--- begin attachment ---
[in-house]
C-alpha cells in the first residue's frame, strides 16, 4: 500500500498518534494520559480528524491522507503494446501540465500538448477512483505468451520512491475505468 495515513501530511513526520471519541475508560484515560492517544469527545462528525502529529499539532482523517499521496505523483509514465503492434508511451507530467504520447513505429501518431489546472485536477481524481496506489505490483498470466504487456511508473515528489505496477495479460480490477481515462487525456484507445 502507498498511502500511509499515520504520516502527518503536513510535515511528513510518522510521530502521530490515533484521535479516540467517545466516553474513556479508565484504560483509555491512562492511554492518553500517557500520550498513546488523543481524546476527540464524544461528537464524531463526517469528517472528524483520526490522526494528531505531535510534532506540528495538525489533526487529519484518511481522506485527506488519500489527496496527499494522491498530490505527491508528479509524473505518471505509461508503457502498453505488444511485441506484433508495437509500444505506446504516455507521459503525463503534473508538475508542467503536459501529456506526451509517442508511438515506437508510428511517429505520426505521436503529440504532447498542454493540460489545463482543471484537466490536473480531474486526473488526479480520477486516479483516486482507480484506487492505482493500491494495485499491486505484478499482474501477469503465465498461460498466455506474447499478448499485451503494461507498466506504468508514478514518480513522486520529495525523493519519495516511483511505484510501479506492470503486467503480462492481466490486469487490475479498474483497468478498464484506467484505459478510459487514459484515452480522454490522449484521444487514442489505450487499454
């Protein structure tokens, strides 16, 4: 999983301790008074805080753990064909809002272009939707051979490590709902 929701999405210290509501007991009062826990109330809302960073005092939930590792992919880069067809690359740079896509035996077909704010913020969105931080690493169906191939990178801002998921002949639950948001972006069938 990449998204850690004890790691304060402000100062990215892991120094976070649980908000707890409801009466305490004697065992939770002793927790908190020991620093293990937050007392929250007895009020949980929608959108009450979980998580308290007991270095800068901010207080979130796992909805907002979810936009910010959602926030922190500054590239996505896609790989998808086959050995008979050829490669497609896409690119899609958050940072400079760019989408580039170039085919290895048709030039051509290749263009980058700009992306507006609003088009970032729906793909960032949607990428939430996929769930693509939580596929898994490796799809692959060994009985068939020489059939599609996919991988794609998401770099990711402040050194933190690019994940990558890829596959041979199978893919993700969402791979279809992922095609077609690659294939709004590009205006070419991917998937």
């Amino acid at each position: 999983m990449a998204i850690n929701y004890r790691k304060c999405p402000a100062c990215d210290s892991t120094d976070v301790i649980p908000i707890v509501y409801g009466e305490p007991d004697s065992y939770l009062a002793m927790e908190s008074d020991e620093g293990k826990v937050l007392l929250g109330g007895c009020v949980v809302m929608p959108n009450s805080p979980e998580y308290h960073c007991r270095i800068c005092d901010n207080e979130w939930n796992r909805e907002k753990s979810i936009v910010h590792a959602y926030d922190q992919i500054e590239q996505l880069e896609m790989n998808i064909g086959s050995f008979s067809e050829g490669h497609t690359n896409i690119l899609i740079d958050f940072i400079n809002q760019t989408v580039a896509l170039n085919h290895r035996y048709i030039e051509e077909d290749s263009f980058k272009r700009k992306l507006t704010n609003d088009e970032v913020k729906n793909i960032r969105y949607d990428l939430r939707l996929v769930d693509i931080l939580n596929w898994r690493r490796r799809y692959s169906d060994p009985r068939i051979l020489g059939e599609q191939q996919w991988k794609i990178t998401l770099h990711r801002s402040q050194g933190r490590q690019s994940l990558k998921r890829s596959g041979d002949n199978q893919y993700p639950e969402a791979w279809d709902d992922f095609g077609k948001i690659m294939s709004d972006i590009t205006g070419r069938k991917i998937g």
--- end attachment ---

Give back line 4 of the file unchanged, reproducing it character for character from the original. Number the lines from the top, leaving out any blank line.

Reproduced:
């Amino acid at each position: 999983m990449a998204i850690n929701y004890r790691k304060c999405p402000a100062c990215d210290s892991t120094d976070v301790i649980p908000i707890v509501y409801g009466e305490p007991d004697s065992y939770l009062a002793m927790e908190s008074d020991e620093g293990k826990v937050l007392l929250g109330g007895c009020v949980v809302m929608p959108n009450s805080p979980e998580y308290h960073c007991r270095i800068c005092d901010n207080e979130w939930n796992r909805e907002k753990s979810i936009v910010h590792a959602y926030d922190q992919i500054e590239q996505l880069e896609m790989n998808i064909g086959s050995f008979s067809e050829g490669h497609t690359n896409i690119l899609i740079d958050f940072i400079n809002q760019t989408v580039a896509l170039n085919h290895r035996y048709i030039e051509e077909d290749s263009f980058k272009r700009k992306l507006t704010n609003d088009e970032v913020k729906n793909i960032r969105y949607d990428l939430r939707l996929v769930d693509i931080l939580n596929w898994r690493r490796r799809y692959s169906d060994p009985r068939i051979l020489g059939e599609q191939q996919w991988k794609i990178t998401l770099h990711r801002s402040q050194g933190r490590q690019s994940l990558k998921r890829s596959g041979d002949n199978q893919y993700p639950e969402a791979w279809d709902d992922f095609g077609k948001i690659m294939s709004d972006i590009t205006g070419r069938k991917i998937g």